- Can you have hard conversations about your feelings? If you can’t have hard conversations with your friend, who can you have them with? That’s how we work through challenges and overcome obstacles with one another. If you cannot have a healthy argument or disagreement with a friend, that’s a problem. (citation)
BLINKING NEON SIGNS
If you asked yourself these questions, but you’re still having difficulty…if you’re the type of person who needs a sign, here are 8 of them:
- They aren't there to celebrate your success.
- They only care about themselves.
- They're not interested in details of your life.
- They don't share details of their lives with you.
- Your mother doesn't like them.
- They criticize you but not constructively.
- They don't prioritize you.
- They keep score. (citation)
And, if you need a blinking NEON sign here are 12 in-your-face-signs:
- They have crossed a major boundary for you, with no apologies.
- Instead of communicating that something is wrong, they make passive-aggressive comments.
- They are jealous of you/your other friendships.
- They insult you or are mean to you.
- They are passive aggressive toward you.
- They act jealous of you.
- You can't seem to do anything right by them. (citation)
- You’re embarrassed by their behavior
- You make excuses for them.
- You feel used.
- You don't know why you're friends.
- You dread checking your phone. (citation)
TIME FOR CHANGE
Once you’ve identified the toxic relationship it’s time to make a decision whether you’re going to cut the person out of your life – which will be more complicated if it’s a parent, sibling, child, etc. or if you’re willing to affect some change. If you’re willing to affect some change here are three steps to do so:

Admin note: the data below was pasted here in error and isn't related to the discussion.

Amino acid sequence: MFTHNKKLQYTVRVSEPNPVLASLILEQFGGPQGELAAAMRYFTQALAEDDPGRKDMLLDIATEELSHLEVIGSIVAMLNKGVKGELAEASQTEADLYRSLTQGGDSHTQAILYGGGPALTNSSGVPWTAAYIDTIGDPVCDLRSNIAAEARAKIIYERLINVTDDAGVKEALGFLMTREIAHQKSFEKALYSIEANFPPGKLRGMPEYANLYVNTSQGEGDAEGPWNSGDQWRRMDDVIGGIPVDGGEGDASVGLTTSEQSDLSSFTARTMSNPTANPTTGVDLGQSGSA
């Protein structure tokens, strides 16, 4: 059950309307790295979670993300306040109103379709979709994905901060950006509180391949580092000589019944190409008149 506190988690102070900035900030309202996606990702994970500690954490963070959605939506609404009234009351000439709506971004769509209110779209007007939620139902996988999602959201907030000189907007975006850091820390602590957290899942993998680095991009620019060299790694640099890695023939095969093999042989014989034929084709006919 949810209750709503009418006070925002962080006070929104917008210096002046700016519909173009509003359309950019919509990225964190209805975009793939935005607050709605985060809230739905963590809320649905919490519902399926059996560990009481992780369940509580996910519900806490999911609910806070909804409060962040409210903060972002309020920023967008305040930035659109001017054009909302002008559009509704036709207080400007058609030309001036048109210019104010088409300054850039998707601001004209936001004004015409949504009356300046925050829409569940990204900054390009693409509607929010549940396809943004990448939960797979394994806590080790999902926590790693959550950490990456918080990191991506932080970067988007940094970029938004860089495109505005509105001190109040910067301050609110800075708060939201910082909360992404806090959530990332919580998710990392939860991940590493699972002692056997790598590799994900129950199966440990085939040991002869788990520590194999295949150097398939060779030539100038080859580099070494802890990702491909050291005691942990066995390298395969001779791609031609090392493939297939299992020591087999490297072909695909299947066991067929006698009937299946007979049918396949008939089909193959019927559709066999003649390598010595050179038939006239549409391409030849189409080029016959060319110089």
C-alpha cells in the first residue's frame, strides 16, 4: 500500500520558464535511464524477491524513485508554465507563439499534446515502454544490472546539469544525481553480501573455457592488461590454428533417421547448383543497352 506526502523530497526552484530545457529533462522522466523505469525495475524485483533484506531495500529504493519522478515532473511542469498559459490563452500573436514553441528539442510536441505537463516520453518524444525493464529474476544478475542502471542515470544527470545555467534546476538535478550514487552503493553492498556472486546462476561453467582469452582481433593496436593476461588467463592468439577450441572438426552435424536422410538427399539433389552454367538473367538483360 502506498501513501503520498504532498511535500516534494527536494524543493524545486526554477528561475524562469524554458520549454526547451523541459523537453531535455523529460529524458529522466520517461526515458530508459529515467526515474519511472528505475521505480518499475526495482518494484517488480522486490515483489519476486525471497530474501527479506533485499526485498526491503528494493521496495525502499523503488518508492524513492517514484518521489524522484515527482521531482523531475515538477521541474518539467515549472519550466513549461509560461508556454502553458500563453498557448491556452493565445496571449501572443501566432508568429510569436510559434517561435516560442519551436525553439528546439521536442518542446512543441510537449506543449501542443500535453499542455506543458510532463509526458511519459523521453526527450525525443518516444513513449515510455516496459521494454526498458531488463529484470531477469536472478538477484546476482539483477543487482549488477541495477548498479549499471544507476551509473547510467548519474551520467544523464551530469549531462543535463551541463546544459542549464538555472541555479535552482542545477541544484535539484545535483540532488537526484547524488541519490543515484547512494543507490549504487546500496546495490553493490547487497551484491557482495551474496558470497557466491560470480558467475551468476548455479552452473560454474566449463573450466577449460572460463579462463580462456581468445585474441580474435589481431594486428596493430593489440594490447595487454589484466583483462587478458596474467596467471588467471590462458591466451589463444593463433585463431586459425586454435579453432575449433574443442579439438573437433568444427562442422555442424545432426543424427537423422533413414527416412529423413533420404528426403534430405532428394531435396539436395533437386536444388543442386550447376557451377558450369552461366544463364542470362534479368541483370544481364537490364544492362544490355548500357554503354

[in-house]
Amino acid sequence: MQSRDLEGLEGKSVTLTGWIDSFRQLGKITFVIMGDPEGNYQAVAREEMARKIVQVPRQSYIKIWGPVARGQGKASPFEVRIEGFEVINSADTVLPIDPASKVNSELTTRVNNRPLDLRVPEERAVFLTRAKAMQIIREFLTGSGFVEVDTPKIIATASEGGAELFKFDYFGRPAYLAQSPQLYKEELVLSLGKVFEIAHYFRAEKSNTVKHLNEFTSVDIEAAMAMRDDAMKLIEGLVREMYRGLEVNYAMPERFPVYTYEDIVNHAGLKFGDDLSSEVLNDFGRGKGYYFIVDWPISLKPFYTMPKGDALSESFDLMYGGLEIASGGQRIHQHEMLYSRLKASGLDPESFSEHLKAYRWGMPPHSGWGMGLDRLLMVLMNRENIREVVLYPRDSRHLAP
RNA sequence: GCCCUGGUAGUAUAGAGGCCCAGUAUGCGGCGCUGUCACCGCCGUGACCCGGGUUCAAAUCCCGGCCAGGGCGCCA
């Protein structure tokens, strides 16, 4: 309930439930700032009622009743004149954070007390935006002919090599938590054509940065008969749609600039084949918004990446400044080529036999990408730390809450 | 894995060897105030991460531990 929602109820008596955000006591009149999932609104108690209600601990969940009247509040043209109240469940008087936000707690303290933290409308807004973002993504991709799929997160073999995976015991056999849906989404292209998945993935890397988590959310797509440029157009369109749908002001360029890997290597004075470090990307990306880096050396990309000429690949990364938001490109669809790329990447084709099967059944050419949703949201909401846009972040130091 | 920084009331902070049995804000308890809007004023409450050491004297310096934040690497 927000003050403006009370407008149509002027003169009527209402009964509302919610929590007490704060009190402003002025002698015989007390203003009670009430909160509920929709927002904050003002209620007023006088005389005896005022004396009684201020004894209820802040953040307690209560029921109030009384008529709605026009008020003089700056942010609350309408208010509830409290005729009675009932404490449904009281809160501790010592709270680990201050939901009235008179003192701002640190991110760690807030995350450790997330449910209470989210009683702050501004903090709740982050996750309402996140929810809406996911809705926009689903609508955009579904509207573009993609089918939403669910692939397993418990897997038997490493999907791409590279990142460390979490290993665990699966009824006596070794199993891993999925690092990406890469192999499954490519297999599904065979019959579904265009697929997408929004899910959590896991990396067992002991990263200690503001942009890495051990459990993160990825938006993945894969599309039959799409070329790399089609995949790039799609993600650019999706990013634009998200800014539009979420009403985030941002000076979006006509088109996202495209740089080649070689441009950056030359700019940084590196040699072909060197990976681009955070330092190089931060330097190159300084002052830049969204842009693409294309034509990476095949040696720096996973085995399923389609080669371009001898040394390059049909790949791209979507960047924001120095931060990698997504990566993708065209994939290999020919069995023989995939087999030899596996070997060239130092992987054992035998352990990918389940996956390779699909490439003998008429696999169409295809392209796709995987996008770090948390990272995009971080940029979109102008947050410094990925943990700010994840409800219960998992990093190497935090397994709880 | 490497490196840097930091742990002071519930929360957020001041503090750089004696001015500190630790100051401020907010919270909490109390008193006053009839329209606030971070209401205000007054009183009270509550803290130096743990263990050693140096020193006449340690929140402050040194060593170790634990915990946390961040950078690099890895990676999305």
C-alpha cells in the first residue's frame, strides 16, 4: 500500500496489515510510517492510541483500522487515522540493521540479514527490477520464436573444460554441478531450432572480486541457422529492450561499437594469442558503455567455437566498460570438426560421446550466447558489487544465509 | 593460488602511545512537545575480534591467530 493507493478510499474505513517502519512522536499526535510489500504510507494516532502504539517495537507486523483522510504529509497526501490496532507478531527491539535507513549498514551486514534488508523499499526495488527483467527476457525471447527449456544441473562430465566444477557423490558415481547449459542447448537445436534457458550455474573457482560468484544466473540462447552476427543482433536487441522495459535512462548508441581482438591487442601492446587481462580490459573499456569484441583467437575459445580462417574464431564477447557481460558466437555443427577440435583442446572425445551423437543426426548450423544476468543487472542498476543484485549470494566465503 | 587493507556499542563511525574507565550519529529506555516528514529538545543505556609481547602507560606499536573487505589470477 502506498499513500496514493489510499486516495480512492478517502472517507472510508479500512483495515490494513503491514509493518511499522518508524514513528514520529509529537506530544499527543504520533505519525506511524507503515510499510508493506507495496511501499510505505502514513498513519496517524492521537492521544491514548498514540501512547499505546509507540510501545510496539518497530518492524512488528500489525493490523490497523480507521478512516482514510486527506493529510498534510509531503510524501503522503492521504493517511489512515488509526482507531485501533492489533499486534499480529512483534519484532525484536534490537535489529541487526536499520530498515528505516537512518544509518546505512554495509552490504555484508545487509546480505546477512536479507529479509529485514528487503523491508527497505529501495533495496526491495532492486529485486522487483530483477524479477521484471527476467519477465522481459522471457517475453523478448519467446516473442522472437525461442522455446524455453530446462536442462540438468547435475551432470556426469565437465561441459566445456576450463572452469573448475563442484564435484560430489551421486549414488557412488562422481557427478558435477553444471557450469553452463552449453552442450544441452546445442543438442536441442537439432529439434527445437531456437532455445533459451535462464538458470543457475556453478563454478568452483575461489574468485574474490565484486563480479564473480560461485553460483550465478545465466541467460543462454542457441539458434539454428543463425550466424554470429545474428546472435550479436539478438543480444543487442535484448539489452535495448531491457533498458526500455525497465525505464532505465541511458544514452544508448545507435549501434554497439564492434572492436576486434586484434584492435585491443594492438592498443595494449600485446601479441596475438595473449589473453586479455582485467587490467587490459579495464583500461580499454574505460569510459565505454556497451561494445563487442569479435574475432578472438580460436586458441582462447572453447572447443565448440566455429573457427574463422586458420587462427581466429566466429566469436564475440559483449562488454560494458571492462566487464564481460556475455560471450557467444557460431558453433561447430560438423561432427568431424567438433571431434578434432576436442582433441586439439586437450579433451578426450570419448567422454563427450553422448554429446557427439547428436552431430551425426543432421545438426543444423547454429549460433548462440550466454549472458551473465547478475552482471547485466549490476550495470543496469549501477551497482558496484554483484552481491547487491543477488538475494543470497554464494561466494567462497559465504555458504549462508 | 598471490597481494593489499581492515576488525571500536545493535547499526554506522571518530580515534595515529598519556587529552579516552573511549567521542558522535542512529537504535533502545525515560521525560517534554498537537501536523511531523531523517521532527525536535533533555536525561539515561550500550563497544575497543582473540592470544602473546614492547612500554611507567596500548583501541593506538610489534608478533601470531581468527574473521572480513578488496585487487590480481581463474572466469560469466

1. Identify the emotions
“First of all, you need to be intuitive and aware of what's going on for you. Separate yourself from the relationship and work out what you're feeling. Identify the emotions and how the relationship triggers them.”
2. Establish your ground rules
“Take some time to work out what is reasonable for you, or what you're prepared to accept in the relationship.”
“For example, to a friend who always makes you feel that you are never doing enough, work out what you think is reasonable, and become aware of the ways they make you feel inadequate. At these times, roll out a pre-prepared response, or just remind yourself that you are doing all you can and that that is good enough!”
“You may be able to work out your ‘ground rules' by yourself, or you might need help from a supportive friend or therapist.”
3. Protect your boundaries
“After setting up what you will and won't accept in the relationship, then you need to protect these boundaries.” (citation)
WHEN TOXIC BECOMES ABUSIVE
Lastly, there’s never an excuse for someone to be abusive toward you. If you’re friendship or other relationship has crossed over from being toxic to being abusive – including verbal, mental, and emotional abuse you can call the National Domestic Violence Hotline at 1-800-799-SAFE (7233) or chat with an advocate online on their website. .